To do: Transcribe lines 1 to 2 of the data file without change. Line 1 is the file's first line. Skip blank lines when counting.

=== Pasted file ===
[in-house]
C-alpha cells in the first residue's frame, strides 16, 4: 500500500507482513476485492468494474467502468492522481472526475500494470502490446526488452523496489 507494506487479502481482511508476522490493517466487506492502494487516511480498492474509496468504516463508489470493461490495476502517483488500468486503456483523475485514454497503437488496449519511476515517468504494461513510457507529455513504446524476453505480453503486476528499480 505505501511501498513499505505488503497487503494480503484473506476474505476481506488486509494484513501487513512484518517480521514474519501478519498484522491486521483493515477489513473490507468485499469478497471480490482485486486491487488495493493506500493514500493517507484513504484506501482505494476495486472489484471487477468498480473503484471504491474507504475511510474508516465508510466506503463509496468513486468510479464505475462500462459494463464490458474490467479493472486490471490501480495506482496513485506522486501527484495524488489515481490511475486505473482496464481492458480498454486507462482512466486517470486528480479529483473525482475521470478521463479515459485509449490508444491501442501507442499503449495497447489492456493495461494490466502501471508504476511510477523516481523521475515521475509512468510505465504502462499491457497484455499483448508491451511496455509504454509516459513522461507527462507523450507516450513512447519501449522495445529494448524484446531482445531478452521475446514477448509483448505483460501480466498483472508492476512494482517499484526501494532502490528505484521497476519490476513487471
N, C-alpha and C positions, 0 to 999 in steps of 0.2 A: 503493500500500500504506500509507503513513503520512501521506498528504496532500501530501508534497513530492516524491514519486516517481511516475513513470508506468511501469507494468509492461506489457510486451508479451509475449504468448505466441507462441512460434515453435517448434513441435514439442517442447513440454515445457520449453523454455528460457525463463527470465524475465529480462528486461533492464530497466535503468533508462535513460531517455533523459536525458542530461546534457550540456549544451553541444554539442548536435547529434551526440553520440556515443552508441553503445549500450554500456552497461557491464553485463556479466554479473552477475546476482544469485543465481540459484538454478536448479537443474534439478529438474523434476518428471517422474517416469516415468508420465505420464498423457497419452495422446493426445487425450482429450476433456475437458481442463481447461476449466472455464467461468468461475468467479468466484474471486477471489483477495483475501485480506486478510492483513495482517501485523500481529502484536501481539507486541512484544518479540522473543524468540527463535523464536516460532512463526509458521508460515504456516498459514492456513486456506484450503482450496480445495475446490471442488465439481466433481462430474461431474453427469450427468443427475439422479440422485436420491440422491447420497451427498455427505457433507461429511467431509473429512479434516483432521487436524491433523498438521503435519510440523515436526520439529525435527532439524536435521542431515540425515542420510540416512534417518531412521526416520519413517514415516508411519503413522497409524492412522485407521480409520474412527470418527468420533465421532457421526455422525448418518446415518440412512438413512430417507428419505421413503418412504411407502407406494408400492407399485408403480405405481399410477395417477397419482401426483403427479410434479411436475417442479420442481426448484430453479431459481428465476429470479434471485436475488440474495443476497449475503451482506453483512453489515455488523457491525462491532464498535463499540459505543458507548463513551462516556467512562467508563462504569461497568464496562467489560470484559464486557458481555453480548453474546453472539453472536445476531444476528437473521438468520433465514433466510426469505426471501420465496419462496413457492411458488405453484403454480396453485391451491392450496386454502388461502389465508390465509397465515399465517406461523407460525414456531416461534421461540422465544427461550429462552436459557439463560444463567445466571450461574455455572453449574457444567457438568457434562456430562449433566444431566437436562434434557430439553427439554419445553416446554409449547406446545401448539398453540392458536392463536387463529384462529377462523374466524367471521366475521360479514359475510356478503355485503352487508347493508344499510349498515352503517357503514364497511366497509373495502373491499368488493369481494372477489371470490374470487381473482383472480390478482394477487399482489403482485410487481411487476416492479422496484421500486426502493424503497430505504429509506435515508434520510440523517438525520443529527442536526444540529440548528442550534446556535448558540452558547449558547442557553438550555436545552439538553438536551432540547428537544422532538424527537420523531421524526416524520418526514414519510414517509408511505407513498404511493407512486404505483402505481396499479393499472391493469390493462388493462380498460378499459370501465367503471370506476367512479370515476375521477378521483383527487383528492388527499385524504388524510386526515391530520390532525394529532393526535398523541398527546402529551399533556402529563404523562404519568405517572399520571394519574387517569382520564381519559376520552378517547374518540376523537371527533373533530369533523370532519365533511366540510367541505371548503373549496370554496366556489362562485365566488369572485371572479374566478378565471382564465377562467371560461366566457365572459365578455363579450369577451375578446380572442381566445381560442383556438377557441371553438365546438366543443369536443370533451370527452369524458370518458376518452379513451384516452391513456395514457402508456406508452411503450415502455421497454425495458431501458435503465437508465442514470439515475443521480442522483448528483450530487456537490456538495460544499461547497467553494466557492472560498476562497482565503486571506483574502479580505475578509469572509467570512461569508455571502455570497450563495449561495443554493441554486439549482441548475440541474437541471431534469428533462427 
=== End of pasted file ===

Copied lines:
[in-house]
C-alpha cells in the first residue's frame, strides 16, 4: 500500500507482513476485492468494474467502468492522481472526475500494470502490446526488452523496489 507494506487479502481482511508476522490493517466487506492502494487516511480498492474509496468504516463508489470493461490495476502517483488500468486503456483523475485514454497503437488496449519511476515517468504494461513510457507529455513504446524476453505480453503486476528499480 505505501511501498513499505505488503497487503494480503484473506476474505476481506488486509494484513501487513512484518517480521514474519501478519498484522491486521483493515477489513473490507468485499469478497471480490482485486486491487488495493493506500493514500493517507484513504484506501482505494476495486472489484471487477468498480473503484471504491474507504475511510474508516465508510466506503463509496468513486468510479464505475462500462459494463464490458474490467479493472486490471490501480495506482496513485506522486501527484495524488489515481490511475486505473482496464481492458480498454486507462482512466486517470486528480479529483473525482475521470478521463479515459485509449490508444491501442501507442499503449495497447489492456493495461494490466502501471508504476511510477523516481523521475515521475509512468510505465504502462499491457497484455499483448508491451511496455509504454509516459513522461507527462507523450507516450513512447519501449522495445529494448524484446531482445531478452521475446514477448509483448505483460501480466498483472508492476512494482517499484526501494532502490528505484521497476519490476513487471